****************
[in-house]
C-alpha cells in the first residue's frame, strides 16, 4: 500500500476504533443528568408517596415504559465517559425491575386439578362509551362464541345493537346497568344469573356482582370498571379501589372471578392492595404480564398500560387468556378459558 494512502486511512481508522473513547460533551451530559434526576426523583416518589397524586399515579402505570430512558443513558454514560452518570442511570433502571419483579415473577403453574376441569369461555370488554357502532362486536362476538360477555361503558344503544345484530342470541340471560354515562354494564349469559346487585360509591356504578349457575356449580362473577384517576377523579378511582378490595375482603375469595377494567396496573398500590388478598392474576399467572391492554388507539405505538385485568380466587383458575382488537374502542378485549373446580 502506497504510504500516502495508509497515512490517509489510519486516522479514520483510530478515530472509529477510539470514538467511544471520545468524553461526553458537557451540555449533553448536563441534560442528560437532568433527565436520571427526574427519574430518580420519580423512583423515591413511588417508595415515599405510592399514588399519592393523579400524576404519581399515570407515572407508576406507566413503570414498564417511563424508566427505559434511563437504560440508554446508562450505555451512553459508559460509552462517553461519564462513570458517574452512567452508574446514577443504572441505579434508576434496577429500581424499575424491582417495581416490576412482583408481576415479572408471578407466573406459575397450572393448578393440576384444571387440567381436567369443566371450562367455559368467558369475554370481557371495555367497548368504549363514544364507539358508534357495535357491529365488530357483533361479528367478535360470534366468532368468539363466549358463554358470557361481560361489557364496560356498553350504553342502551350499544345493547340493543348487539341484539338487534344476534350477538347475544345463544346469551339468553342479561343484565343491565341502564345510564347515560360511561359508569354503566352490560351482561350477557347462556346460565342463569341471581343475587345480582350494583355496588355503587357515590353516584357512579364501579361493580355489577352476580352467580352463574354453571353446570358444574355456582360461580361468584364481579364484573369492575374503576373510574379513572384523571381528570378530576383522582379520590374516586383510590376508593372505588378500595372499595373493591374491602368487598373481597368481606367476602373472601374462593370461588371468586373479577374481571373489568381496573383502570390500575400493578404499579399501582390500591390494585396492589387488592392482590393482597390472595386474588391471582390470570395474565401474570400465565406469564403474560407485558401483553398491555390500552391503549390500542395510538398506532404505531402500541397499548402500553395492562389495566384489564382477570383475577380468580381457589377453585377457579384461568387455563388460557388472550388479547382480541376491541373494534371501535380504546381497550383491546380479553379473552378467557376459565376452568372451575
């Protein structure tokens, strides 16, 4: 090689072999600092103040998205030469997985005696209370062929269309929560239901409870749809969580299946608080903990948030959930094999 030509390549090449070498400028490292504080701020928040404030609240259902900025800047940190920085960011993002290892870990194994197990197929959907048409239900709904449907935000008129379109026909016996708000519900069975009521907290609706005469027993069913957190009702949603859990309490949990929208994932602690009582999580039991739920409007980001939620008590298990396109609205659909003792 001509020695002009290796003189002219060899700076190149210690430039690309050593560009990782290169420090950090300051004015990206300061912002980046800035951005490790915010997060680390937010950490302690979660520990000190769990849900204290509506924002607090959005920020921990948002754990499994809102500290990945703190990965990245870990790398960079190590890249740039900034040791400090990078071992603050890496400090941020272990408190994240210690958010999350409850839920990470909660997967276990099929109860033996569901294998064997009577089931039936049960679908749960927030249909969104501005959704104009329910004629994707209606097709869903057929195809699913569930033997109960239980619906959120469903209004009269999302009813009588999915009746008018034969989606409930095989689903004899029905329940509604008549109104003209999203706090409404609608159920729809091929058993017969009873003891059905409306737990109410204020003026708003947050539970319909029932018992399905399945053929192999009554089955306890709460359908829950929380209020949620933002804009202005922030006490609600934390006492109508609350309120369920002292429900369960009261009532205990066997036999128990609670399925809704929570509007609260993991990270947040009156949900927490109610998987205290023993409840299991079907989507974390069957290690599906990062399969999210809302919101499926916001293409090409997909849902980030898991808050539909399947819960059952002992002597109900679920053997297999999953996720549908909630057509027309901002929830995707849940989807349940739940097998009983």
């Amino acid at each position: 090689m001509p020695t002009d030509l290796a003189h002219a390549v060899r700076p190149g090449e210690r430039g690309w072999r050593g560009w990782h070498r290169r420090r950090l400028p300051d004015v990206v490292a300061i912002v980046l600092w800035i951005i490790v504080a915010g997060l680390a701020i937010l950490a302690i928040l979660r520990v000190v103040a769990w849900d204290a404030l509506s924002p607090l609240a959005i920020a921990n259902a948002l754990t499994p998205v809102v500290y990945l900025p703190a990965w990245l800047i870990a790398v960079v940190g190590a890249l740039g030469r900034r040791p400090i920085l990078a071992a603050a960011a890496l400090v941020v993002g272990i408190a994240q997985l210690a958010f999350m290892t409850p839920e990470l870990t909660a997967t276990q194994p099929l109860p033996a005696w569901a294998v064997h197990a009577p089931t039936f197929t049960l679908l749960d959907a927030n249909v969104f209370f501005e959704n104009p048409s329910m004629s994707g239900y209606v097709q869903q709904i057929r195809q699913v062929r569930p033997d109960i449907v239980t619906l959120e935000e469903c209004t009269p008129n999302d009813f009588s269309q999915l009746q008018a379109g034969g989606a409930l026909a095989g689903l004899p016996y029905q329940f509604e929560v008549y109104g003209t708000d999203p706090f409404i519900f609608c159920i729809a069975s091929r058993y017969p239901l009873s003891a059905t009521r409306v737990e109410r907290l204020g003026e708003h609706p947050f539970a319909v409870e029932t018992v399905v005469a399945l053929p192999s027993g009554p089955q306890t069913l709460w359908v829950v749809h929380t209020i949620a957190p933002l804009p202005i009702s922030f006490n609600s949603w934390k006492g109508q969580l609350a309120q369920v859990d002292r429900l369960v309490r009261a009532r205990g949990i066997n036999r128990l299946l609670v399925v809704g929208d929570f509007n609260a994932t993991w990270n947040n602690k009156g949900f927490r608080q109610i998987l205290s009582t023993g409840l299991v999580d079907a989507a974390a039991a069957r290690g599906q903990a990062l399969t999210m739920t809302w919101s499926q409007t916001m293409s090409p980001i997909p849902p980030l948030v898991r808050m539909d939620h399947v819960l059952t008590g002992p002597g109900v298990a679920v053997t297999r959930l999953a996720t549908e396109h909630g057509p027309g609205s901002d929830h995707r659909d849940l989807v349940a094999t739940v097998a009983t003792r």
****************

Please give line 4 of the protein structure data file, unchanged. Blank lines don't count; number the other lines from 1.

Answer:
């Amino acid at each position: 090689m001509p020695t002009d030509l290796a003189h002219a390549v060899r700076p190149g090449e210690r430039g690309w072999r050593g560009w990782h070498r290169r420090r950090l400028p300051d004015v990206v490292a300061i912002v980046l600092w800035i951005i490790v504080a915010g997060l680390a701020i937010l950490a302690i928040l979660r520990v000190v103040a769990w849900d204290a404030l509506s924002p607090l609240a959005i920020a921990n259902a948002l754990t499994p998205v809102v500290y990945l900025p703190a990965w990245l800047i870990a790398v960079v940190g190590a890249l740039g030469r900034r040791p400090i920085l990078a071992a603050a960011a890496l400090v941020v993002g272990i408190a994240q997985l210690a958010f999350m290892t409850p839920e990470l870990t909660a997967t276990q194994p099929l109860p033996a005696w569901a294998v064997h197990a009577p089931t039936f197929t049960l679908l749960d959907a927030n249909v969104f209370f501005e959704n104009p048409s329910m004629s994707g239900y209606v097709q869903q709904i057929r195809q699913v062929r569930p033997d109960i449907v239980t619906l959120e935000e469903c209004t009269p008129n999302d009813f009588s269309q999915l009746q008018a379109g034969g989606a409930l026909a095989g689903l004899p016996y029905q329940f509604e929560v008549y109104g003209t708000d999203p706090f409404i519900f609608c159920i729809a069975s091929r058993y017969p239901l009873s003891a059905t009521r409306v737990e109410r907290l204020g003026e708003h609706p947050f539970a319909v409870e029932t018992v399905v005469a399945l053929p192999s027993g009554p089955q306890t069913l709460w359908v829950v749809h929380t209020i949620a957190p933002l804009p202005i009702s922030f006490n609600s949603w934390k006492g109508q969580l609350a309120q369920v859990d002292r429900l369960v309490r009261a009532r205990g949990i066997n036999r128990l299946l609670v399925v809704g929208d929570f509007n609260a994932t993991w990270n947040n602690k009156g949900f927490r608080q109610i998987l205290s009582t023993g409840l299991v999580d079907a989507a974390a039991a069957r290690g599906q903990a990062l399969t999210m739920t809302w919101s499926q409007t916001m293409s090409p980001i997909p849902p980030l948030v898991r808050m539909d939620h399947v819960l059952t008590g002992p002597g109900v298990a679920v053997t297999r959930l999953a996720t549908e396109h909630g057509p027309g609205s901002d929830h995707r659909d849940l989807v349940a094999t739940v097998a009983t003792r």